TEHRAN (FNA)- Iran’s Police Chief Brigadier General Esmayeel Ahmadi Moqaddam reiterated Tehran’s tight control over the country’s borders, saying the armed forces are keeping a watchful eye on every suspicious move along the borderline.
“We don’t have any problem at the borders; yet terrorists are always seeking to come to the borders to smuggle drugs and explosives. But today the Islamic Revolution Guards Corps (IRGC) and the Law Enforcement Police are making strenuous efforts in Saravan region (in the Southeastern Sistan and Balouchestan province) to further improve people’s security,” Ahmadi Moqaddam said in press conference in the Northeastern city of Mashhad on Saturday.
In relevant remarks in August, Iranian Interior Ministry Spokesman Hossein Ali Amiri also stressed full control over the country’s borders, and said the terrorists active in Iraq, including the Islamic State of Iraq and the Levant (ISIL), did not dare to pose a threat to Iran.
“Given the regional conditions, good measures have been planned for the common borders with the neighboring countries, specially Iraq,” Amiri said. He said Iran’s border was not under the threat of the ISIL, and added, “This lack of concern doesn’t mean a lack of vigilance as the current conditions necessitate us to be precise and vigilant.”
General Ahmadi Moqaddam further underlined due to the same control over the borders, drug traffickers have decreased their operations.
“On average 50 tons of drugs are discovered in the country each month and of course this amount has decreased since the beginning of this year due to the sealing of the borders and increased drug prices,” he responded.
Iran lies on a major drug route between Afghanistan and Europe as well as the Persian Gulf states.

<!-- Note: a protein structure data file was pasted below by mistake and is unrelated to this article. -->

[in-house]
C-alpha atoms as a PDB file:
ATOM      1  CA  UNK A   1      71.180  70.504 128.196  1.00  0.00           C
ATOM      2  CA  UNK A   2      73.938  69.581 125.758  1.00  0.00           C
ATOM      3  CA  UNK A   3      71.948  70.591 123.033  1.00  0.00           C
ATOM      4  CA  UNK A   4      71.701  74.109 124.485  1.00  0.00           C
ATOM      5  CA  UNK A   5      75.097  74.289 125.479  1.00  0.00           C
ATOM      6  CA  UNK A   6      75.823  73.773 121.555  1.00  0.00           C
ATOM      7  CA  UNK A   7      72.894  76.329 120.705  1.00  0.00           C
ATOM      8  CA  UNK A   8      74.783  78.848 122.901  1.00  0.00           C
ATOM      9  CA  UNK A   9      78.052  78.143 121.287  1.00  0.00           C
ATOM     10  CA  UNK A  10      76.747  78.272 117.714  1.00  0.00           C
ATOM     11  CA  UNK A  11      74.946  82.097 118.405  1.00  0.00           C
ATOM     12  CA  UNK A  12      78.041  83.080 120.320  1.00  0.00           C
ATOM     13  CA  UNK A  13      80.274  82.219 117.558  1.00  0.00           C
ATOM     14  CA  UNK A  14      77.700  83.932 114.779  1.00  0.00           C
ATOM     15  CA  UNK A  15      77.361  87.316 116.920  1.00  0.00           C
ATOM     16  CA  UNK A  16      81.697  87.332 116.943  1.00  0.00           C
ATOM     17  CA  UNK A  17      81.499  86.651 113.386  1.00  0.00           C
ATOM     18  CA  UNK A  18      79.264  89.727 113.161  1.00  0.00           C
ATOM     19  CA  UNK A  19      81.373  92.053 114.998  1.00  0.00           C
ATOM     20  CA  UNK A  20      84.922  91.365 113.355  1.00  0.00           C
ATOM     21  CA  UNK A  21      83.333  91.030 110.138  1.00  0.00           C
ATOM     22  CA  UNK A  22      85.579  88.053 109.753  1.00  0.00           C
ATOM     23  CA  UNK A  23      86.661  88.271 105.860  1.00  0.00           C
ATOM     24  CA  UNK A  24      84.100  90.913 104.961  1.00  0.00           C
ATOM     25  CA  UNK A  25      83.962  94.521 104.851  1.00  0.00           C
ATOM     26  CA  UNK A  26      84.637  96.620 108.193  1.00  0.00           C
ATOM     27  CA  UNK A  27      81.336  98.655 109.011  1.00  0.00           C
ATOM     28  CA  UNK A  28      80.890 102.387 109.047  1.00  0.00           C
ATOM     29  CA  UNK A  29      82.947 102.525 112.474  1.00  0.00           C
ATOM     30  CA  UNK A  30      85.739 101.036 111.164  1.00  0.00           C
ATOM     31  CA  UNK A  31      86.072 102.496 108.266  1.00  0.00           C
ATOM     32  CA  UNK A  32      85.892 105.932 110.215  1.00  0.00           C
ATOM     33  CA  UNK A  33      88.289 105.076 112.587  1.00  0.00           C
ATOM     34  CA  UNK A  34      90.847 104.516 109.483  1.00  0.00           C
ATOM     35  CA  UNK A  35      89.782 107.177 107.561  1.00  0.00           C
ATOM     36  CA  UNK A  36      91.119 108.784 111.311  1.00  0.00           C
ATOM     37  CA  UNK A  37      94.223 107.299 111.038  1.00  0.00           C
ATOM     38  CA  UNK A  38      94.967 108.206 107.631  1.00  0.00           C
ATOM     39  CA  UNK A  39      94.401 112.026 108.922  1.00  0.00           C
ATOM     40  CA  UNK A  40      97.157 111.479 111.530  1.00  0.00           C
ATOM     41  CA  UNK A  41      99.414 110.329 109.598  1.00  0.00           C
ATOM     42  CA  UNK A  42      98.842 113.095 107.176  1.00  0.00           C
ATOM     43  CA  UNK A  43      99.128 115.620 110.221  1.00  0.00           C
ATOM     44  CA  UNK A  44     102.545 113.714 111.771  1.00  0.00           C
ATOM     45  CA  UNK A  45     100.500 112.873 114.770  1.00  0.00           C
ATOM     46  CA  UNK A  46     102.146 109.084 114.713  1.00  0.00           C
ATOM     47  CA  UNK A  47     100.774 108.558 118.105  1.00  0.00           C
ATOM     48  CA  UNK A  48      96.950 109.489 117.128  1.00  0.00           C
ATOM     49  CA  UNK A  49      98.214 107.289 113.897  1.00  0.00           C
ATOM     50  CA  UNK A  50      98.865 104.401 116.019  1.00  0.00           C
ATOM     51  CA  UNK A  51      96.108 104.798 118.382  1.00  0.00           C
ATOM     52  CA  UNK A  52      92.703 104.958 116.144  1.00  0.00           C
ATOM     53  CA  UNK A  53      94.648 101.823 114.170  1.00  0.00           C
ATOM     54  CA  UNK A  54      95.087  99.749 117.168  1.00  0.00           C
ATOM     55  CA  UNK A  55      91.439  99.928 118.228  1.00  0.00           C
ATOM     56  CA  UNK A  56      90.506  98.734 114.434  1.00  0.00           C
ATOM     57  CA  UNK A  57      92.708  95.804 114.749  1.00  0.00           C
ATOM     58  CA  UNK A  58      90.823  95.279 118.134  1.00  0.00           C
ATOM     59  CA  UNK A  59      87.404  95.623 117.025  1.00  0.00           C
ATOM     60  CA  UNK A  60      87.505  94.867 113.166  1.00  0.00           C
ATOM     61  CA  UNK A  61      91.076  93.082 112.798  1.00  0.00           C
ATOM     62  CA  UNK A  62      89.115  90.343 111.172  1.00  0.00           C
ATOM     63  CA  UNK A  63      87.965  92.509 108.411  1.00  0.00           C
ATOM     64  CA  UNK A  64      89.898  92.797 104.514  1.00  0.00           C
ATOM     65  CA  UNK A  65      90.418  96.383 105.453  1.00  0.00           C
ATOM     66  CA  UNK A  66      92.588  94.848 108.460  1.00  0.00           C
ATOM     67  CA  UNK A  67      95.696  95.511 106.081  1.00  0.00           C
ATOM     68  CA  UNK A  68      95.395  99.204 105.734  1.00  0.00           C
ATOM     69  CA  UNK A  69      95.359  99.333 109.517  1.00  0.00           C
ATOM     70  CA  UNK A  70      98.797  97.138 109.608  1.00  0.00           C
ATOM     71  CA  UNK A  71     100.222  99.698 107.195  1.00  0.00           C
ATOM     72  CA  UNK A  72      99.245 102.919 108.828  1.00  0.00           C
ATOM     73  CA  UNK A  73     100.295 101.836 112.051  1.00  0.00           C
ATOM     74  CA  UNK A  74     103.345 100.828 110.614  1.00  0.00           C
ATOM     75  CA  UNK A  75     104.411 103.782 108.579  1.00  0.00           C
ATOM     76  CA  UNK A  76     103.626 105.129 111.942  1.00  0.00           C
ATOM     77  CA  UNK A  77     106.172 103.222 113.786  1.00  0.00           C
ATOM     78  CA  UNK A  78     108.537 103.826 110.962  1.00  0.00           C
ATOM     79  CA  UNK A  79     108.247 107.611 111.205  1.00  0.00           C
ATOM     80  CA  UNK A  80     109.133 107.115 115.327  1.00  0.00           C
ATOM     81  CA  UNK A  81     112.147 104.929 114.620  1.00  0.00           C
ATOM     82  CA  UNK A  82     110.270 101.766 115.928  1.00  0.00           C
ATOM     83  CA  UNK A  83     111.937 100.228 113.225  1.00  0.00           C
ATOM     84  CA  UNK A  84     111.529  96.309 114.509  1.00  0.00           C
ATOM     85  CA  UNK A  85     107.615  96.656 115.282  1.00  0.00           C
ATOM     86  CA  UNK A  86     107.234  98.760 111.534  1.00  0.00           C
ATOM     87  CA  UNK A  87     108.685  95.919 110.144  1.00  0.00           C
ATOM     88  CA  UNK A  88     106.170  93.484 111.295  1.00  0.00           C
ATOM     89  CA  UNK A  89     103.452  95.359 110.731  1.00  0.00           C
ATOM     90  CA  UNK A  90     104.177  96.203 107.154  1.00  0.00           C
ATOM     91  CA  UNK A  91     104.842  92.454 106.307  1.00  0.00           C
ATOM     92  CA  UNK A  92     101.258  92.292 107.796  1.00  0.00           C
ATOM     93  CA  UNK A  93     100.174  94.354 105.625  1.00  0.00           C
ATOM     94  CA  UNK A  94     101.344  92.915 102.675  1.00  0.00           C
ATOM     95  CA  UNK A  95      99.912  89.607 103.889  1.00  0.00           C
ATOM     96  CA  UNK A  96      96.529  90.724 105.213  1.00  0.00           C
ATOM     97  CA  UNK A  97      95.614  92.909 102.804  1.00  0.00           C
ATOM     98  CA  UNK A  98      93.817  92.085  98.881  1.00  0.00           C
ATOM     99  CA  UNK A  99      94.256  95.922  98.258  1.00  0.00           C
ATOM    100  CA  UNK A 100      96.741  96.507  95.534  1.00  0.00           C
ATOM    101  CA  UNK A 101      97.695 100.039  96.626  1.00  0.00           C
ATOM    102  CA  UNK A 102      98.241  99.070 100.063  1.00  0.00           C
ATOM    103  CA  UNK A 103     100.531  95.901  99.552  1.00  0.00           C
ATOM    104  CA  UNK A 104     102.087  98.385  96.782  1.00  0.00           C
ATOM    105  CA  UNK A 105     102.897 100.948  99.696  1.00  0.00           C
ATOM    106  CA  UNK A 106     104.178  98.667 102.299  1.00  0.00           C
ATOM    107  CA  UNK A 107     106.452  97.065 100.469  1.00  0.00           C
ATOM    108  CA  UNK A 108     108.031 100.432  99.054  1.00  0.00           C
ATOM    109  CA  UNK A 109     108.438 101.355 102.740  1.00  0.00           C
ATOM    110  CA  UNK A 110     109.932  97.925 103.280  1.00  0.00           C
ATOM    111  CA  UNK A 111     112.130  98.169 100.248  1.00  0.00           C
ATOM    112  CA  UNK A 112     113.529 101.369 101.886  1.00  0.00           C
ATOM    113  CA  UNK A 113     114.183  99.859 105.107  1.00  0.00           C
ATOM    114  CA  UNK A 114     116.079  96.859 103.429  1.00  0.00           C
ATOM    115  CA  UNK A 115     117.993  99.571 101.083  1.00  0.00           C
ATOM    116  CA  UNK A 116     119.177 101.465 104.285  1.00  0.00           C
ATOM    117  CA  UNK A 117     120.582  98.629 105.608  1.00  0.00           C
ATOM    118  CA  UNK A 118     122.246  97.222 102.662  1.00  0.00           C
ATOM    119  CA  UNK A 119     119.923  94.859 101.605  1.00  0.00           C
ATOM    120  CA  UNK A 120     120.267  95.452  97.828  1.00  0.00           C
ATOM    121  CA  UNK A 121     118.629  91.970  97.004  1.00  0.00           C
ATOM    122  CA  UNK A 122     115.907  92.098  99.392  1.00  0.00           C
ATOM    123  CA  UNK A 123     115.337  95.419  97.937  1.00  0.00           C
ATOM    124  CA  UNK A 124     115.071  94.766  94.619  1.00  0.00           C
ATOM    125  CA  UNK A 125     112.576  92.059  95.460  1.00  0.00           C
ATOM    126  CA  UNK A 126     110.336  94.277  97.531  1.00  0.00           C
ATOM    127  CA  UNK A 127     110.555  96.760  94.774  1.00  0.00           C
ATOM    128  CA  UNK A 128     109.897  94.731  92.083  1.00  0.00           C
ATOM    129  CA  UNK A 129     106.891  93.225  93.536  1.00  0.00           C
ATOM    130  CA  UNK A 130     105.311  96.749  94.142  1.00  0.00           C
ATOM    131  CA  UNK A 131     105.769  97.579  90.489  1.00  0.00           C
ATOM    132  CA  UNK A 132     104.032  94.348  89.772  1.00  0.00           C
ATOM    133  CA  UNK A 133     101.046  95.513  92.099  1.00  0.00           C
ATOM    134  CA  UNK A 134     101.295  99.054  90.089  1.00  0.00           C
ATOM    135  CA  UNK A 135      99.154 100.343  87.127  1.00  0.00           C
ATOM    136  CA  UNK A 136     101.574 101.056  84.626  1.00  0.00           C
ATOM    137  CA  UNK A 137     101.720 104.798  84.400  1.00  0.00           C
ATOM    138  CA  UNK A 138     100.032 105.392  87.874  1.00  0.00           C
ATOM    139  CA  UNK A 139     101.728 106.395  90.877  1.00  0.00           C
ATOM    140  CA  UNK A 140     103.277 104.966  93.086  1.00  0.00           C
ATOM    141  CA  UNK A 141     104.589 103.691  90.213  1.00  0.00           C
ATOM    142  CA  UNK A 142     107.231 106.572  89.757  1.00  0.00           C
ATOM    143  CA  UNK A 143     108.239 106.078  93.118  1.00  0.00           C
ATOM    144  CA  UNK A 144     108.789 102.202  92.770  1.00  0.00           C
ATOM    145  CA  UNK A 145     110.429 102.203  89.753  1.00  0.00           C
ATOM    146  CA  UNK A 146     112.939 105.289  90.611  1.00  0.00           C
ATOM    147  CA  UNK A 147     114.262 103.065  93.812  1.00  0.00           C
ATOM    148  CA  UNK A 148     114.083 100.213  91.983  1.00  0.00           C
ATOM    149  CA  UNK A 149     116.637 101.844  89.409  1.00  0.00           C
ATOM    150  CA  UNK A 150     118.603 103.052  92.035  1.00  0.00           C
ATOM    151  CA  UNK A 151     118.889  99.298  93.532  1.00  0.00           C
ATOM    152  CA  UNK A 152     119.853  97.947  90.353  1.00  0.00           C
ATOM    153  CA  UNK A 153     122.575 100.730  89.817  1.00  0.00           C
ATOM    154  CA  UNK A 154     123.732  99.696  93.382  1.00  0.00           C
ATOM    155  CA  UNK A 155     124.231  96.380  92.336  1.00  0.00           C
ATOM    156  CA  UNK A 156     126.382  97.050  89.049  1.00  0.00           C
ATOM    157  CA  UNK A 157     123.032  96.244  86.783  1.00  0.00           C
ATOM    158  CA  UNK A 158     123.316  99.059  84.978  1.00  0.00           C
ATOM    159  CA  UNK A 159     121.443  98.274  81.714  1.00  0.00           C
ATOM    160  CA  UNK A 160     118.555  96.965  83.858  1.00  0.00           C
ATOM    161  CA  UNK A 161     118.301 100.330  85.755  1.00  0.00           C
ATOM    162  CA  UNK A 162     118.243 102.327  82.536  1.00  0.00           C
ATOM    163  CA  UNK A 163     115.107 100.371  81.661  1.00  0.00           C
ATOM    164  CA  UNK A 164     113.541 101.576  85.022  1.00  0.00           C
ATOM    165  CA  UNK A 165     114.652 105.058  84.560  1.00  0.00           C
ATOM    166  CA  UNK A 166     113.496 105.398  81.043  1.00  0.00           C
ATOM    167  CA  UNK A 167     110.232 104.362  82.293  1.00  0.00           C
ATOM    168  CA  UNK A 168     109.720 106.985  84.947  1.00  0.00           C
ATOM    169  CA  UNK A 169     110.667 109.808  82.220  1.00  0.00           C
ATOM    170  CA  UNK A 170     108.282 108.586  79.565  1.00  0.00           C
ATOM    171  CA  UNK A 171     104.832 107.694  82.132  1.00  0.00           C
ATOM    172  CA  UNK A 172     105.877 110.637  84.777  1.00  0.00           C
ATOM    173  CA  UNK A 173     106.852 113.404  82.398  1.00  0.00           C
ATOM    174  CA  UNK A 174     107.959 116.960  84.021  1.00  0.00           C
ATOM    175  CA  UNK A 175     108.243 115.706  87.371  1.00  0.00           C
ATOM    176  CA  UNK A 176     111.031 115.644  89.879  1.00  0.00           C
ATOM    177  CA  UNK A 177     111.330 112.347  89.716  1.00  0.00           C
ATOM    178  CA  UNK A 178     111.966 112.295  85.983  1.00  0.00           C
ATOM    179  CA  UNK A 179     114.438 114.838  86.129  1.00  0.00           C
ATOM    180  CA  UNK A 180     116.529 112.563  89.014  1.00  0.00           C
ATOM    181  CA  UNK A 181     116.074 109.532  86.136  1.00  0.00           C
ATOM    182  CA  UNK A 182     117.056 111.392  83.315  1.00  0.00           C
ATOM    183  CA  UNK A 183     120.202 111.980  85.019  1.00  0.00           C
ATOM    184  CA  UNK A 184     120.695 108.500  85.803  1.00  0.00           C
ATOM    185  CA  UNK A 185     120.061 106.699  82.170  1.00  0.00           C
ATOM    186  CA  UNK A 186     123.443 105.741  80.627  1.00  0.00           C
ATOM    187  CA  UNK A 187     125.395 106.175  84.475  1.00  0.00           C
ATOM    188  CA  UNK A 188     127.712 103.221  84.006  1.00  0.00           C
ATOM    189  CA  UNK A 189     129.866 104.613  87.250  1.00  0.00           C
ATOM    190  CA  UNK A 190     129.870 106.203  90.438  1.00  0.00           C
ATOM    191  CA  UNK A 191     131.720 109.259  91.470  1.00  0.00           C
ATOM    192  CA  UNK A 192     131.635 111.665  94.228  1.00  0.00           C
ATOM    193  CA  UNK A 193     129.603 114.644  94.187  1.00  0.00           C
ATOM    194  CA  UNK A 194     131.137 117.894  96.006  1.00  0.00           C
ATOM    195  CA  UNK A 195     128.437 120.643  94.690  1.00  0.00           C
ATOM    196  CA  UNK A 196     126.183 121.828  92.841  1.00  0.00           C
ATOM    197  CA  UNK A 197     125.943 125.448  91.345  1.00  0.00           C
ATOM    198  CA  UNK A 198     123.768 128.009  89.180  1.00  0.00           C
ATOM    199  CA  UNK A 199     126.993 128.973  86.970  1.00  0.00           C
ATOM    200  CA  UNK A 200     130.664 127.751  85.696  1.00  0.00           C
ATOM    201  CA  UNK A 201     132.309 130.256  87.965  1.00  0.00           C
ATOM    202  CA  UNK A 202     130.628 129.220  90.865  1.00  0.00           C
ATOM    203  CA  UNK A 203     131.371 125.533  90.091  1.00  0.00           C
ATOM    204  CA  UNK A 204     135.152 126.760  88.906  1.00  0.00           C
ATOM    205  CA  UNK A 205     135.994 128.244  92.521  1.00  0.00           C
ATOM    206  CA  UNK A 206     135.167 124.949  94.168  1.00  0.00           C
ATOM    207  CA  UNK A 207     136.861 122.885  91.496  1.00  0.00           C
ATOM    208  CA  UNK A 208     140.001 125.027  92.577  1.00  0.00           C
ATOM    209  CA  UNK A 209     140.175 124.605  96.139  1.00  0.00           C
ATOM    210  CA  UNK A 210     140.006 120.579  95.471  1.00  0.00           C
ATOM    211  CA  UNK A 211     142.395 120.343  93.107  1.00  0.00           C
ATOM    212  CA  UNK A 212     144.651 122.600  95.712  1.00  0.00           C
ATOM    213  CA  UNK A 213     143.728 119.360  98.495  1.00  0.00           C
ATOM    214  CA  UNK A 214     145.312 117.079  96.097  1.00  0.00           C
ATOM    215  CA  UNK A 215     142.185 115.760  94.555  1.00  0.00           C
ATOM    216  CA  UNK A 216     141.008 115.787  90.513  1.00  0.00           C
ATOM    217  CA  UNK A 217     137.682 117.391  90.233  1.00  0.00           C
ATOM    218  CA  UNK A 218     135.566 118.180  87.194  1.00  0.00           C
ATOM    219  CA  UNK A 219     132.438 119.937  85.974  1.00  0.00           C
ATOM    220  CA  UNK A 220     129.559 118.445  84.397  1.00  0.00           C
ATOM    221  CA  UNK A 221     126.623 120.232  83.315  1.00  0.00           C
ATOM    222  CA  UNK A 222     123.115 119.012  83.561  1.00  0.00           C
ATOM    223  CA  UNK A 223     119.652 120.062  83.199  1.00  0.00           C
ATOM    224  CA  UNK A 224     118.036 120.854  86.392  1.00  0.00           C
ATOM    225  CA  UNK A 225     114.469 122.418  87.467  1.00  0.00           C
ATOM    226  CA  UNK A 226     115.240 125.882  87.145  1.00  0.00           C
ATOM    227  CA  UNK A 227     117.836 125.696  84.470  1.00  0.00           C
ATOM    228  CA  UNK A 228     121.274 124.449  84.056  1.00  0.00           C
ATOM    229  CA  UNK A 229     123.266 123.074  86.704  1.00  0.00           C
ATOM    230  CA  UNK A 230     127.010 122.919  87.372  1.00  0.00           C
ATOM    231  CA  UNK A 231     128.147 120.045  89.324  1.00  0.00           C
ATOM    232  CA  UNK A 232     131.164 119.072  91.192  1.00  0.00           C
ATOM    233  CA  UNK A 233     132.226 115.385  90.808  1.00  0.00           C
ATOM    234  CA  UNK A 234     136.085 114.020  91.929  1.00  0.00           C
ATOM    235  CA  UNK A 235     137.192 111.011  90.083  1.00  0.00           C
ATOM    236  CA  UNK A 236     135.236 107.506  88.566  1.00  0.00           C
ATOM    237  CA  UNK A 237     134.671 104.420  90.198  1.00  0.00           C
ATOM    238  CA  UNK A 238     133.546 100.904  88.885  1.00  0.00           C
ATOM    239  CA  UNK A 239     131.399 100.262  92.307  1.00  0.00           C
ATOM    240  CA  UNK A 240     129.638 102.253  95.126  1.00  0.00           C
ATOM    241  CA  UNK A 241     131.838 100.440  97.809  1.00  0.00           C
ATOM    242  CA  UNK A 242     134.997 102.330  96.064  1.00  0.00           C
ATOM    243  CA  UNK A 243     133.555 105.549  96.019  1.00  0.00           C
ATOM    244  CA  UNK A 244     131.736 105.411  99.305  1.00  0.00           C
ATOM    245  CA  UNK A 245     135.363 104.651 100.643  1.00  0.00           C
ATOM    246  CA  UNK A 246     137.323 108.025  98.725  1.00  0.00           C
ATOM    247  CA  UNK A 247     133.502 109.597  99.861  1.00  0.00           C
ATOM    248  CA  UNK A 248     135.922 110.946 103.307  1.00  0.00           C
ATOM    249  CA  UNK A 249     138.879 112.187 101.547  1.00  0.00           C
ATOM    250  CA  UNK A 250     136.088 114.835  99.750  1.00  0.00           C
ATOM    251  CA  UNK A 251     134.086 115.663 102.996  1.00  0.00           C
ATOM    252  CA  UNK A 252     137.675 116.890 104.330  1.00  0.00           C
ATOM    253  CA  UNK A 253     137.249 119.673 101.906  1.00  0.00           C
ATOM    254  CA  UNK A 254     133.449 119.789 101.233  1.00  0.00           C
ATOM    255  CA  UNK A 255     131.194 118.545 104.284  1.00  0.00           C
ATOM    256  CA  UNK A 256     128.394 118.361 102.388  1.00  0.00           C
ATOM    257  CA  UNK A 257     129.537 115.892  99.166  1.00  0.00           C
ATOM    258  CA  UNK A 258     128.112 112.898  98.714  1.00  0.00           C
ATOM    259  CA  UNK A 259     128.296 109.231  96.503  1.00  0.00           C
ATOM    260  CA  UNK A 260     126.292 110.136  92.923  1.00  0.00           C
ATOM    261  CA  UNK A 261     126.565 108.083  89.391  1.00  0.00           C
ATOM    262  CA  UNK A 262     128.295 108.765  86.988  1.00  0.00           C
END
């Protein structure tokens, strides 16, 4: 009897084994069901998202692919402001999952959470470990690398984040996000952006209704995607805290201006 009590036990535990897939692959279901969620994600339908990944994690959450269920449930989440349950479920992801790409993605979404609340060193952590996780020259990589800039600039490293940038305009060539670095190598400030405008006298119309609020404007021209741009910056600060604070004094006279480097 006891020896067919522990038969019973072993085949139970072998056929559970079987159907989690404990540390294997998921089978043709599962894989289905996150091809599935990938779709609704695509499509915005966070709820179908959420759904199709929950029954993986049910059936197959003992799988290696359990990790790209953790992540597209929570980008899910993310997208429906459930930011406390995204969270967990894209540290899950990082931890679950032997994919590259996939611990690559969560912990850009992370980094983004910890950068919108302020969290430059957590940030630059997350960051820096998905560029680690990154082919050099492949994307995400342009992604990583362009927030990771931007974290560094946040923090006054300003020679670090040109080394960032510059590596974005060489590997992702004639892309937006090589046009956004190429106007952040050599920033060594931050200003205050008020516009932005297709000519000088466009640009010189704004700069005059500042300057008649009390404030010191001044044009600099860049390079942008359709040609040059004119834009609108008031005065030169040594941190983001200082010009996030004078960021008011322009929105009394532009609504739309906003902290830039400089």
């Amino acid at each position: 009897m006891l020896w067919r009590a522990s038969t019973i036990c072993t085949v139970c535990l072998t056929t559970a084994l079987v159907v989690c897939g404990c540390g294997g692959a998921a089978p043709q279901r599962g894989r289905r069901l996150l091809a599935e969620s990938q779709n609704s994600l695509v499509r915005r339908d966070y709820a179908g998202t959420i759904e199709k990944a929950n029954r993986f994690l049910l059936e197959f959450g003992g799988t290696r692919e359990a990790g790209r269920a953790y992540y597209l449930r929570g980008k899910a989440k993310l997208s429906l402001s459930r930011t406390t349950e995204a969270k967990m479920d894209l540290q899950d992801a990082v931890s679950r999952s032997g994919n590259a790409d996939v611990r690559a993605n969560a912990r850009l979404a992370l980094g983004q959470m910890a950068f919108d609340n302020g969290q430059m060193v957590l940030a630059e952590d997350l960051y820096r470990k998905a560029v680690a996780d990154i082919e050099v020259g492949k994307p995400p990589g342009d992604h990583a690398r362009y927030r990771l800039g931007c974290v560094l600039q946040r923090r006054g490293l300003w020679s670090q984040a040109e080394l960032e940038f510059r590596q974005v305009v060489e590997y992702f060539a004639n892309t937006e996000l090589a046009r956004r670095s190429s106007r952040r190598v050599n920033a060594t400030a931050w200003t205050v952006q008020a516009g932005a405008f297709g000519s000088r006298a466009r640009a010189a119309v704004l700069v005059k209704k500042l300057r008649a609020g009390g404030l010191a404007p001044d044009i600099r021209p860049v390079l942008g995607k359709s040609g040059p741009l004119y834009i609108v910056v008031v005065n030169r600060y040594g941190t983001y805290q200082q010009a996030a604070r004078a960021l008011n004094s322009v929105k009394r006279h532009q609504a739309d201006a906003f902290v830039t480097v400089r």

Eastern Iran borders Afghanistan, which is the world’s number one opium and drug producer. Iran’s geographical position has made the country a favorite transit corridor for drug traffickers who intend to smuggle their cargoes from Afghanistan to drug dealers in Europe.
Iran spends billions of dollars and has lost thousands of its police troops in the war against traffickers. Owing to its rigid efforts, Iran makes 89 percent of the world’s total opium seizures and has turned into the leading country in drug campaign.
According to official estimates, Iran’s battle against drugs cost the country around $1 billion annually. Strategies pursued by Tehran include digging canals, building barriers and installing barbed wire to seal the country’s borders, specially in the East.
Due to the Iranian police’s tight control over land borders, drug-traffickers have been making an increasing use of waterways in the last few years. Tehran has repeatedly asked the regional states to launch comprehensive cooperation to stop drug-trafficking via sea routes.
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